COURTLAND — When Lawrence County High School student Trent Morris saw the Blue Angels fly in Huntsville at age 7, he knew he wanted to get into aviation.
“For my 14th birthday, my grandpa took me to Pryor Field” at Regional Airport in Tanner “and got me a ride on an airplane to see how I’d like it,” he said. “Ever since then, I’ve stuck with it.”
That same year, Morris, now 16, started working at the Courtland Airport.
“His grandma (Carolyn Morris) called and asked if I would mentor a 14-year-old boy,” airport manager Jim Achord said. “I thought to myself, ‘Oh boy, this kid is probably in trouble all the time.
“He’s probably a problem child,’ and I said, ‘Just let him come out and we’ll see how things go.’ He came out, and he’s been a great help.”
Morris started by mowing the grass at the airport and now does sheet metal work and engine repairs.
When he turned 16 this month, he received his license to fly alone within 50 nautical miles of the airport. He celebrated with family and friends at a party at the airport, and by flying a post-World War II 1940s airplane and what Achord described as a more conventional plane.
“I was pretty nervous,” Morris said about the first time he flew alone. “Then I realized I had to fly the thing and land it.”
Achord said Morris’ skill is unique.
“It’s rare for somebody to be able to follow through like he does and be as good as he is,” he said. “He’s very talented naturally. Plus, he works at it.”
Achord and others see similarities in his mentoring of Morris and his own childhood. Like Morris, Achord was raised by a single mother and found a mentor, Stanley Cook, at Wentzville Airport west of St. Louis. Cook was about 47 when Achord started visiting the airport as a child, the same age Achord was when Morris showed up at the airport two years ago.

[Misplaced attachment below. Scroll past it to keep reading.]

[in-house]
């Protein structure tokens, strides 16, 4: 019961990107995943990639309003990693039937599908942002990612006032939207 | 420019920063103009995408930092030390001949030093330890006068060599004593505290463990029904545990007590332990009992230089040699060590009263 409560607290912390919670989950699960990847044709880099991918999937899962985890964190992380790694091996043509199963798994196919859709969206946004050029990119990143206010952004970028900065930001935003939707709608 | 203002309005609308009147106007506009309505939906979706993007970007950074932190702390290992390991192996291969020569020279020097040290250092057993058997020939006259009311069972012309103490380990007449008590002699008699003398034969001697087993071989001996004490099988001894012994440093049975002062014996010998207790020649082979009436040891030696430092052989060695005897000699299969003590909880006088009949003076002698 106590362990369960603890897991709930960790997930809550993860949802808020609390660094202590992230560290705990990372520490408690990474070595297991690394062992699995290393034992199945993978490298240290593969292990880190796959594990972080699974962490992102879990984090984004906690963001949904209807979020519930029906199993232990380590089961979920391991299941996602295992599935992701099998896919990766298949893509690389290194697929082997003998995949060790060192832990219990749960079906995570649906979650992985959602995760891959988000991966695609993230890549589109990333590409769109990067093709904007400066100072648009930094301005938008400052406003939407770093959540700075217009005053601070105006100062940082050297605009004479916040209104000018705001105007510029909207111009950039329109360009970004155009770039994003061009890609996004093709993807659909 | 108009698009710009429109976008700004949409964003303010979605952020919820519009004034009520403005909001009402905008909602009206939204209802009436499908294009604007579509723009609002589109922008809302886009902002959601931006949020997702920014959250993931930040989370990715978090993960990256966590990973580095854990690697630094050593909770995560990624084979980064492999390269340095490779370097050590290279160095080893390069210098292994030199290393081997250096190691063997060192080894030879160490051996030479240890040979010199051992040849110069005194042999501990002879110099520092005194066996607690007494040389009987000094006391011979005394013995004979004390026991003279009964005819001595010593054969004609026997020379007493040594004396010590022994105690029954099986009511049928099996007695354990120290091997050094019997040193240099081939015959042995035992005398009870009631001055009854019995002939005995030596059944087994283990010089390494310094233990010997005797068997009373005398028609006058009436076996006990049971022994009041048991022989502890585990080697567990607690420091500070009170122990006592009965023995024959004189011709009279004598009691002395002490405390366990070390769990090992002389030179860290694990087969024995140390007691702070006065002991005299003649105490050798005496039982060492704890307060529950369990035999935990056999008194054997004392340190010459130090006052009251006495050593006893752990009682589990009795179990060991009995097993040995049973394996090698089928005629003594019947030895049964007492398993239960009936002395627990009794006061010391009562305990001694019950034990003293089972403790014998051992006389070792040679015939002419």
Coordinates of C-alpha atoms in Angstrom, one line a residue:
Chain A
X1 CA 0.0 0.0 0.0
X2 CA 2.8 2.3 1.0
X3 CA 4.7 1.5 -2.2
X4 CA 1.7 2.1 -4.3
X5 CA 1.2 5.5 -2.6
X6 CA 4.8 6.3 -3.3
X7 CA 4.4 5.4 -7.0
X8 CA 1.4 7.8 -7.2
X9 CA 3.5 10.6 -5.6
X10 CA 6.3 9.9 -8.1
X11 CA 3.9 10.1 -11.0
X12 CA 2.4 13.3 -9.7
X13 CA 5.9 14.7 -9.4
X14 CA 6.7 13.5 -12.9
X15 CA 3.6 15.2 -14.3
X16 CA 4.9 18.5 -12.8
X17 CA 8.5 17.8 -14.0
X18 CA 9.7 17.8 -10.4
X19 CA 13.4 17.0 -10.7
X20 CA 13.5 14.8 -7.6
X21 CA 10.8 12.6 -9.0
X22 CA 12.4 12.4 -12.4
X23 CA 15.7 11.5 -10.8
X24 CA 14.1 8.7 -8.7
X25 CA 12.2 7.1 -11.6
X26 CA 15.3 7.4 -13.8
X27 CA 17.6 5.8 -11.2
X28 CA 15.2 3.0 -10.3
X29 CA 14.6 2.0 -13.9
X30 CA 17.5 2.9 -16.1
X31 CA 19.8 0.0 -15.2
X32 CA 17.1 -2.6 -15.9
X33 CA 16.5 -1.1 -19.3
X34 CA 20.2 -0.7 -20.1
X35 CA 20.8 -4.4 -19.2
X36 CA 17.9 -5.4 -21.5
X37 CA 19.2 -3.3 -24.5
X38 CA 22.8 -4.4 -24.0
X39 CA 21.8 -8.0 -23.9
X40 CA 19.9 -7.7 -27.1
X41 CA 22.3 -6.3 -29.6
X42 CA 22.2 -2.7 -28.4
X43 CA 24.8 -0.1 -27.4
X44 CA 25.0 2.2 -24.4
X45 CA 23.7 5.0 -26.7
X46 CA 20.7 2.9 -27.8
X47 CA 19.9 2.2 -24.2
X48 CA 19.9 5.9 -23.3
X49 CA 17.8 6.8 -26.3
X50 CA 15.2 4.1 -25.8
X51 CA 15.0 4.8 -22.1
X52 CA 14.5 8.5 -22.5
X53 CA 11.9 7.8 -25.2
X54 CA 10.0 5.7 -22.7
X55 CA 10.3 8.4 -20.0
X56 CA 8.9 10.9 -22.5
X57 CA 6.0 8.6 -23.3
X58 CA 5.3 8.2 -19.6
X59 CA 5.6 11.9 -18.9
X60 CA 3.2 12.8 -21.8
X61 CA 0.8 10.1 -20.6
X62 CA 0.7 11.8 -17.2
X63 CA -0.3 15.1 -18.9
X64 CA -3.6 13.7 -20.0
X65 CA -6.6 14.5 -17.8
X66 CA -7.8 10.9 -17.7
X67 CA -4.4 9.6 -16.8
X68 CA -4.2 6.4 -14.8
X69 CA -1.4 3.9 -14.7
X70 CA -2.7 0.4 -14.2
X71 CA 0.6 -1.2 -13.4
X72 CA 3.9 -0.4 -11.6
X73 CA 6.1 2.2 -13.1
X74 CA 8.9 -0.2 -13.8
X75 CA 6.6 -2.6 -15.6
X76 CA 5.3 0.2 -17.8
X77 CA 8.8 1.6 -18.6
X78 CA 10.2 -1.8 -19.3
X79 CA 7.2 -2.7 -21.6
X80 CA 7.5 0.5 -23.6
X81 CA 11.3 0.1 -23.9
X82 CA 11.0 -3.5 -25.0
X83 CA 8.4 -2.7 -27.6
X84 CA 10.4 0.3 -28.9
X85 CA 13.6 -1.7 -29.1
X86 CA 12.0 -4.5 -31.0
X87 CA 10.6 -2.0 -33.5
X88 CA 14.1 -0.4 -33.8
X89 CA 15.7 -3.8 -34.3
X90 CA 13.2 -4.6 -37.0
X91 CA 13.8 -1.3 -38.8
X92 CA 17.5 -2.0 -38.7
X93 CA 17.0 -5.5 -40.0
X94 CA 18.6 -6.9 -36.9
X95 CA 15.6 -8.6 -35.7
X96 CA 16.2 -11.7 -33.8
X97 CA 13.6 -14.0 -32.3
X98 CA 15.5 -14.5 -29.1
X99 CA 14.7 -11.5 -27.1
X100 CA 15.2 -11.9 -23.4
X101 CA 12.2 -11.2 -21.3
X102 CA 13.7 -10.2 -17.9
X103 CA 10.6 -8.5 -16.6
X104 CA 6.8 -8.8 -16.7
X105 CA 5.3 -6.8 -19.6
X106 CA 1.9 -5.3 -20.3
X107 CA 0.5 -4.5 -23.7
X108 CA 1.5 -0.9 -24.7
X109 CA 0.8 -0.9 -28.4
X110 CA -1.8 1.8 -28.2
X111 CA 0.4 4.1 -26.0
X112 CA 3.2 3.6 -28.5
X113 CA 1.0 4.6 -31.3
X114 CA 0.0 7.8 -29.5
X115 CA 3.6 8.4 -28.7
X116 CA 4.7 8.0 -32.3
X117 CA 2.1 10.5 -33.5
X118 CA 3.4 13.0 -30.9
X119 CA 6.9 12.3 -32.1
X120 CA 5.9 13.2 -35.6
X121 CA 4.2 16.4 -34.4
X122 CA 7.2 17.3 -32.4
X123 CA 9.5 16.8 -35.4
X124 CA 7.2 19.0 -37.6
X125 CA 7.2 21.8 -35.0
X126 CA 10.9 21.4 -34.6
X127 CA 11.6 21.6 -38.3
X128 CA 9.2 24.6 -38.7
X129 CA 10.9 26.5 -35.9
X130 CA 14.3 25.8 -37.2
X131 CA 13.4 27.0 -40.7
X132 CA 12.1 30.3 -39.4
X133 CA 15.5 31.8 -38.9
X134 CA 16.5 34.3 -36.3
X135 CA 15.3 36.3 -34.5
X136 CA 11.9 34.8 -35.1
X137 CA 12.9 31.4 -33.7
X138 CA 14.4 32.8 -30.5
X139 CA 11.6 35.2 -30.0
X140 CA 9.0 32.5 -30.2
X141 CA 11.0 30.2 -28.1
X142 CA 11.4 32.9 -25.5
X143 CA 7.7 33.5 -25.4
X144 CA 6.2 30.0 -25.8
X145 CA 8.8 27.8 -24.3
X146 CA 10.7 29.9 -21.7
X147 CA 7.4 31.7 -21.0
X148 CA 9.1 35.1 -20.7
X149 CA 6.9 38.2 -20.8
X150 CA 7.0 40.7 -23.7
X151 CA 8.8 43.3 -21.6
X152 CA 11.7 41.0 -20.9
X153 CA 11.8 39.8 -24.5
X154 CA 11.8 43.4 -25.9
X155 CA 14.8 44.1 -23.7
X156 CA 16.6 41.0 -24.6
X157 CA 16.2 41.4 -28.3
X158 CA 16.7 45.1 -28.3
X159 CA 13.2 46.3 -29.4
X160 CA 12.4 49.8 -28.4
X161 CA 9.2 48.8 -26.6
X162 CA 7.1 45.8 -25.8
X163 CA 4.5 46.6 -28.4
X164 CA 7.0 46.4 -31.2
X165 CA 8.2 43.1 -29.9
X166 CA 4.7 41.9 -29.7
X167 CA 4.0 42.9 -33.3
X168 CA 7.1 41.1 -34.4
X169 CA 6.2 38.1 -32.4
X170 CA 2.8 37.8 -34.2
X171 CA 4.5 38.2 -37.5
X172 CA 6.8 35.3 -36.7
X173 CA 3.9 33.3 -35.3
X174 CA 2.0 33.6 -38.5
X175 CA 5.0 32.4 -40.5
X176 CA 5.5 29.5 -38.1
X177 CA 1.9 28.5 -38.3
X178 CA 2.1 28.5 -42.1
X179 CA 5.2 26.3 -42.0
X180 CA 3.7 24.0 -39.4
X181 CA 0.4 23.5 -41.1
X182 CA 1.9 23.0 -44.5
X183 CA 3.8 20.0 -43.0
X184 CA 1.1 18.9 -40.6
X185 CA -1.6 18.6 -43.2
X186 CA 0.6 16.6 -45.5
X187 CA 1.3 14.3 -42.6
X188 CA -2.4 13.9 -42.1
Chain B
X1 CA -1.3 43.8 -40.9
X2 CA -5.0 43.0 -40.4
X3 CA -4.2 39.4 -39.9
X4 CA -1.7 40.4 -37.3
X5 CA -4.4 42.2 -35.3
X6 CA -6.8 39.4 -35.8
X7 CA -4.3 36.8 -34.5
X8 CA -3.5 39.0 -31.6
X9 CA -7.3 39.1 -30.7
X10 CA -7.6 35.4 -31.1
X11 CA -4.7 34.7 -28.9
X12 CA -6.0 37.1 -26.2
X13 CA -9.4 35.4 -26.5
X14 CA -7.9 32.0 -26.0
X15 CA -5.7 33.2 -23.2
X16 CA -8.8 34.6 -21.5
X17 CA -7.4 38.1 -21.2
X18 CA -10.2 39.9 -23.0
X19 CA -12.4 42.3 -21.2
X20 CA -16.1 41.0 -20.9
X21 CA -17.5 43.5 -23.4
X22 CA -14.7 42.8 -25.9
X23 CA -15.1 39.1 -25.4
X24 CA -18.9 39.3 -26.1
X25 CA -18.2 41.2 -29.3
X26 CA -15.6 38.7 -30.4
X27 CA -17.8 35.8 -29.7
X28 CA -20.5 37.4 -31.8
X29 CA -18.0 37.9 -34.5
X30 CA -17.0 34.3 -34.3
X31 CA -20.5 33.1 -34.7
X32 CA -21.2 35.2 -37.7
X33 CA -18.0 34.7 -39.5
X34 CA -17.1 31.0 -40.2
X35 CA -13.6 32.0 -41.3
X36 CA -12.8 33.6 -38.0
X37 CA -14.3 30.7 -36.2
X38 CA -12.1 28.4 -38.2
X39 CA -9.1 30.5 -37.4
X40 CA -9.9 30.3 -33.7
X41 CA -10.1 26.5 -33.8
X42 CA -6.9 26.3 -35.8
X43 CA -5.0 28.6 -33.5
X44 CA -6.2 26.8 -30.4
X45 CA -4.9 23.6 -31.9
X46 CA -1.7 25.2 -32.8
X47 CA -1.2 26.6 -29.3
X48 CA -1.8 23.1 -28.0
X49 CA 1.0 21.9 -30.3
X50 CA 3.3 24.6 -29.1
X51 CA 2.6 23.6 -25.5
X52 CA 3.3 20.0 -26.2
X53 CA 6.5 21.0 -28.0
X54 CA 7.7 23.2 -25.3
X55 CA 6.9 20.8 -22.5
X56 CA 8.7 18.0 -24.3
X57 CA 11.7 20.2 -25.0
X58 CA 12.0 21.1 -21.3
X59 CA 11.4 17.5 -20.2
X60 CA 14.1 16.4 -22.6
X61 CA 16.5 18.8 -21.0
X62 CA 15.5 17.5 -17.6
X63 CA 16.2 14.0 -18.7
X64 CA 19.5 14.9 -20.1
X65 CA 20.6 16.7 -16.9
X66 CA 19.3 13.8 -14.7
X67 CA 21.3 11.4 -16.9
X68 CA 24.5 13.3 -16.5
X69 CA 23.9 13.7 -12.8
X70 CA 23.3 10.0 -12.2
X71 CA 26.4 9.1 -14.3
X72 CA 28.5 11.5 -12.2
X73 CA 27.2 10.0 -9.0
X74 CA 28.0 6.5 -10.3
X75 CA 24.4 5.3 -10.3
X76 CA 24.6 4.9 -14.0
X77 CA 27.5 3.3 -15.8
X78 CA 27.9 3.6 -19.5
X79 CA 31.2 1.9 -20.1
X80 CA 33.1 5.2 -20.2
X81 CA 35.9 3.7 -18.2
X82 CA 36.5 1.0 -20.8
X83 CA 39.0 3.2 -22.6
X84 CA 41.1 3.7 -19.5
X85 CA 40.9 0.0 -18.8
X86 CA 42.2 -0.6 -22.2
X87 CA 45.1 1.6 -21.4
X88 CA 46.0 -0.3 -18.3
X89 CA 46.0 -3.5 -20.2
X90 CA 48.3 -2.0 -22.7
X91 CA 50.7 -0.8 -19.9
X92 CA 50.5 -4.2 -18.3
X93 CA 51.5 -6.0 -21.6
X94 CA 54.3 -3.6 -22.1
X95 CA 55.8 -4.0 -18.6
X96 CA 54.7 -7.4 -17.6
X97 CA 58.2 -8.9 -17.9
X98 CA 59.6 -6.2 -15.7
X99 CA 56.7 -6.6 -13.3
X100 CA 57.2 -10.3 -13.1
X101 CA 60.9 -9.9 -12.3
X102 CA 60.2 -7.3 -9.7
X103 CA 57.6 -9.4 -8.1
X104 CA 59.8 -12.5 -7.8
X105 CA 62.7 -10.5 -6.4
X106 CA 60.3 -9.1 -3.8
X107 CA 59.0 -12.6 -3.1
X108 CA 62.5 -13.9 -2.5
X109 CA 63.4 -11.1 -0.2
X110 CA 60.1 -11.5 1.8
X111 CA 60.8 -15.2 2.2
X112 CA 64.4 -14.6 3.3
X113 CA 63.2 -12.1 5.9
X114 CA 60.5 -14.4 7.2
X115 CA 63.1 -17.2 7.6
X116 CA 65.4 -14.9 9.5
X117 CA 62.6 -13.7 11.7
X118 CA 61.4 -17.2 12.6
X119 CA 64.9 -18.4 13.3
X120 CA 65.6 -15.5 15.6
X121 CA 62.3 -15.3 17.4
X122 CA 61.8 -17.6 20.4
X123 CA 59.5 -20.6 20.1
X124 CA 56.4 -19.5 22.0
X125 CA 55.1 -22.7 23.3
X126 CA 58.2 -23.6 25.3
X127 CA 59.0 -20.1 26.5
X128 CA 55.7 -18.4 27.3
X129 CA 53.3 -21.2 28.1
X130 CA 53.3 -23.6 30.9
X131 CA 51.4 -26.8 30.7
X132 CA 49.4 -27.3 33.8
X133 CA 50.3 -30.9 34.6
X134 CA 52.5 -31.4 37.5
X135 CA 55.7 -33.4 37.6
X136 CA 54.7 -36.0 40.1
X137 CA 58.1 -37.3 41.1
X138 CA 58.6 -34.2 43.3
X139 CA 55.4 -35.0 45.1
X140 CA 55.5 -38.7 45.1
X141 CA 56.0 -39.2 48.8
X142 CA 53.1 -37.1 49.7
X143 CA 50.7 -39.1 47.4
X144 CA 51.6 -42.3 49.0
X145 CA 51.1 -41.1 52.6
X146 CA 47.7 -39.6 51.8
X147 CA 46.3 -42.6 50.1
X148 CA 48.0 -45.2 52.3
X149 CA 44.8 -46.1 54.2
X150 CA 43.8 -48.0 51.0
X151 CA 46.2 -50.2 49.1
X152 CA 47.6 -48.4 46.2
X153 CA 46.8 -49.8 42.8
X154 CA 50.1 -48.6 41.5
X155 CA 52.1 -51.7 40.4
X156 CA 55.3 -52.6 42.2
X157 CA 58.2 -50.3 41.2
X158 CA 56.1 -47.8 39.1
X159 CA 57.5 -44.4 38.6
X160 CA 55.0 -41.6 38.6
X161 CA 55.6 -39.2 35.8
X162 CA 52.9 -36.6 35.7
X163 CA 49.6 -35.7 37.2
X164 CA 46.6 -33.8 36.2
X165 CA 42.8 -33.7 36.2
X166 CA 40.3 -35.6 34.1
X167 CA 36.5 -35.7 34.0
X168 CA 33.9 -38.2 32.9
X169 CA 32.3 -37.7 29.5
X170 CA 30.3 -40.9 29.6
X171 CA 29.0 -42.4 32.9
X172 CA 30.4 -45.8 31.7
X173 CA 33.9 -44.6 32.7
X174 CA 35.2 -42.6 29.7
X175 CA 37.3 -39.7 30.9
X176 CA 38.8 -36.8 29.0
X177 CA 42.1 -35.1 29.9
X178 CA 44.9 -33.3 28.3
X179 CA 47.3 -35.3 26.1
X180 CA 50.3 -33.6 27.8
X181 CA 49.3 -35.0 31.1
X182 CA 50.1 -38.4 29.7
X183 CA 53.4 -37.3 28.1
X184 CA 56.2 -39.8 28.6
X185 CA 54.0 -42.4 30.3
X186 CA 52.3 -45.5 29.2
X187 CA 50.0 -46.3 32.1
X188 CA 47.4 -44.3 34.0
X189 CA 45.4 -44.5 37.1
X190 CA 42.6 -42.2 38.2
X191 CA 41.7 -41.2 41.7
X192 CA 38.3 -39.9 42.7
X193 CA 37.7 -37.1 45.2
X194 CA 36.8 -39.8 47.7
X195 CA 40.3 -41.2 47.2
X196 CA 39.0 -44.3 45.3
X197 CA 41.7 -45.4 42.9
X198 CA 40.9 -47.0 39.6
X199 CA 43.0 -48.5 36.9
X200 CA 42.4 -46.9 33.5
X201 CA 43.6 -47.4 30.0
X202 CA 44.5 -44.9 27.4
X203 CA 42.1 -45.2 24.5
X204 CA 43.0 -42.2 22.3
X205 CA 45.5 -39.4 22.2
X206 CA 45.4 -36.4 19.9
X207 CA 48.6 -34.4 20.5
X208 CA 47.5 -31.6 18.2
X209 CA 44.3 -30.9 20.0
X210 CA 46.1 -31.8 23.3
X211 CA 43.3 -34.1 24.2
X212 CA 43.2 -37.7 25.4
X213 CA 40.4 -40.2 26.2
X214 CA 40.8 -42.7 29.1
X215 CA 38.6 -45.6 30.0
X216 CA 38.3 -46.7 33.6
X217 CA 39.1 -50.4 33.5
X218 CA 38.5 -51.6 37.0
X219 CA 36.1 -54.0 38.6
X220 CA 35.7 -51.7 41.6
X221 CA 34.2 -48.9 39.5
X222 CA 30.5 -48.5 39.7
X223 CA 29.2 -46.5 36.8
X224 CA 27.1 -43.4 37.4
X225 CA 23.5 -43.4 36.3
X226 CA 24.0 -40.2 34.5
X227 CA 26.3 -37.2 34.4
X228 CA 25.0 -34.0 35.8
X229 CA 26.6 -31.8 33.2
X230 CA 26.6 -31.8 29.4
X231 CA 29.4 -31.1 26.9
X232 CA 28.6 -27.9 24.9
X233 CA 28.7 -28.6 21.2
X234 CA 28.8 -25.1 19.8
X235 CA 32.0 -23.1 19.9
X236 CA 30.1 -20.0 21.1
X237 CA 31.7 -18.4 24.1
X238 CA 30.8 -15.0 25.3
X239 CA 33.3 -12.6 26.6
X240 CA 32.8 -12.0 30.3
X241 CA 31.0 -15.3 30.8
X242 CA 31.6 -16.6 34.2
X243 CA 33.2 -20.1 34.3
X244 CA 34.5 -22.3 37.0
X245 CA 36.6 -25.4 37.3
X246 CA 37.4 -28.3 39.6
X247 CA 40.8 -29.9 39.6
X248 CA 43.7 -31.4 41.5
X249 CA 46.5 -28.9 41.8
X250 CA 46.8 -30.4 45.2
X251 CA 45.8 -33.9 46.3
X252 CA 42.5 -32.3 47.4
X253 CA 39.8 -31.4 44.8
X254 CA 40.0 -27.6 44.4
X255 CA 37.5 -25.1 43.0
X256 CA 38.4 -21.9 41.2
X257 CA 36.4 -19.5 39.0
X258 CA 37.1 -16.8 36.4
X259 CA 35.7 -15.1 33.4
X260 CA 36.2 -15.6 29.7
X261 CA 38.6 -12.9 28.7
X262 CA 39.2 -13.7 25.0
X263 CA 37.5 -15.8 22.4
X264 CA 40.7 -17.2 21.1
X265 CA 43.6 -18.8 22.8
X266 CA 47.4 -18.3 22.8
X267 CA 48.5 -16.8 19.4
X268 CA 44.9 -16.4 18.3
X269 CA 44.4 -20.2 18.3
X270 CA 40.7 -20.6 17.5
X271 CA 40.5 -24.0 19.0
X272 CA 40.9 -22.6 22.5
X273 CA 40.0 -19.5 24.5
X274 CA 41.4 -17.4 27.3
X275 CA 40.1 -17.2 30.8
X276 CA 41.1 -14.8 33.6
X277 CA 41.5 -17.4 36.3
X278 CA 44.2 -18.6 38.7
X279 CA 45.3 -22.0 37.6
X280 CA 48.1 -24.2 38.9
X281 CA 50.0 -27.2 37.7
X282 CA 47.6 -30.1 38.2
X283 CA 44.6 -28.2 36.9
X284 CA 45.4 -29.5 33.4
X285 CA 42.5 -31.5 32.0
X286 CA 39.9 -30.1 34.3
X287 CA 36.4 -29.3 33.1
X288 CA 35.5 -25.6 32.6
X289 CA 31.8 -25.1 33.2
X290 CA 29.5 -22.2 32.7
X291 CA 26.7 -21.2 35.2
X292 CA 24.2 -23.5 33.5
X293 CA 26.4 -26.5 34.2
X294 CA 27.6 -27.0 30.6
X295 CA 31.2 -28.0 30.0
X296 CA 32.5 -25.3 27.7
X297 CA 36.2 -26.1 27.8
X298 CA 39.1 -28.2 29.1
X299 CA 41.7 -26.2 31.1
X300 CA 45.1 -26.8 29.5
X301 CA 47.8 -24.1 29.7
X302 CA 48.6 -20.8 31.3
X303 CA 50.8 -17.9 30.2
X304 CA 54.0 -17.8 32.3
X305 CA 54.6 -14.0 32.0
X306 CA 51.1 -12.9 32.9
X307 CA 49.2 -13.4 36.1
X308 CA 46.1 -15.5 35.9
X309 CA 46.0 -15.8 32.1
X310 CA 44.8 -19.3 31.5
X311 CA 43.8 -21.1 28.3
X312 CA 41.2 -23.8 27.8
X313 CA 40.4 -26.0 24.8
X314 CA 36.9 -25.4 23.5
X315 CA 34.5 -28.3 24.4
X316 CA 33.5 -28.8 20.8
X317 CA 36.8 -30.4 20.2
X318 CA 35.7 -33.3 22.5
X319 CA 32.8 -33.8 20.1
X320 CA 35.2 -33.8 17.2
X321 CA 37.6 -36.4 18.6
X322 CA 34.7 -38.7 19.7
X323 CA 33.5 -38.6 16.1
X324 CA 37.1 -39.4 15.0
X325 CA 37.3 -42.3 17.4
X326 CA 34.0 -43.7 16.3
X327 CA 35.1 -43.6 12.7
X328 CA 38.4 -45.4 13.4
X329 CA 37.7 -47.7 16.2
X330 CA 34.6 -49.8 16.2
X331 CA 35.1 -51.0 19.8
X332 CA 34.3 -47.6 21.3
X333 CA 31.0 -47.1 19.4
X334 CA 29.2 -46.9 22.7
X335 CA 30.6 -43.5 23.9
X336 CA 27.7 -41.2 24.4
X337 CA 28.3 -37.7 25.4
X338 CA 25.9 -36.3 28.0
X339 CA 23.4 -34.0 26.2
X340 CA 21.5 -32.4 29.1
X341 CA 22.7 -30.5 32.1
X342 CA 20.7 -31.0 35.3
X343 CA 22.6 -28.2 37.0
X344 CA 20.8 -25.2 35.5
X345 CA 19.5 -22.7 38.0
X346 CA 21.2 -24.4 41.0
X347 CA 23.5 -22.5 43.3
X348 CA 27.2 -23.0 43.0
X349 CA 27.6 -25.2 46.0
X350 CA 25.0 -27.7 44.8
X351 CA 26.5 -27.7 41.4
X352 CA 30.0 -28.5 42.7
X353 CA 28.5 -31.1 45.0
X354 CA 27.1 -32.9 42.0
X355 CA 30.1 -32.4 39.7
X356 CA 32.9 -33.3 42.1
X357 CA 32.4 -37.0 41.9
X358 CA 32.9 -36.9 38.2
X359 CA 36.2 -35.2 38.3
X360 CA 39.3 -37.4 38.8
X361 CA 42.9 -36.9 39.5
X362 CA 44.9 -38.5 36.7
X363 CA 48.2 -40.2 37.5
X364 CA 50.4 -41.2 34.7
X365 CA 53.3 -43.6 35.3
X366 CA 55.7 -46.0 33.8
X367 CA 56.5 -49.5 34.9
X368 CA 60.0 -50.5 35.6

“I just walked up to the airport and started hanging out,” Achord said. “They just took me in, and it went from there, kind of like Trent.”
Achord seems to be “paying the favor back,” Carolyn Morris said.
“Jim just became a father figure to Trent,” she said. “His mother even said Trent is exactly like Jim.”
Achord said Morris can operate a variety of equipment, and is in a good position to take advantage of educational opportunities in north Alabama in aviation engineering.
This school year, Morris begins the high school co-op program, where he will work at the airport part of the school day.
“He gets a lot of first-hand experience,” Achord said. “We get a lot of flight-test stuff that comes out here from Redstone (Arsenal). He can operate pretty much any equipment that we have out here at the airport.”
Morris said his friends ask questions such as, “Can you take me up?’ or ‘How much does it cost?’ or ‘Have you done any aerobatics?’ “
He won’t be able to take friends on flights until he turns 17 and receives a private pilot license.
Morris said he plans to study aerospace engineering in college, and eventually buy his own airplane so he can fly whenever he wants.
“I’m extremely proud,” said his mother, Patty Morris. “He has wanted to fly ever since he was a kid.”
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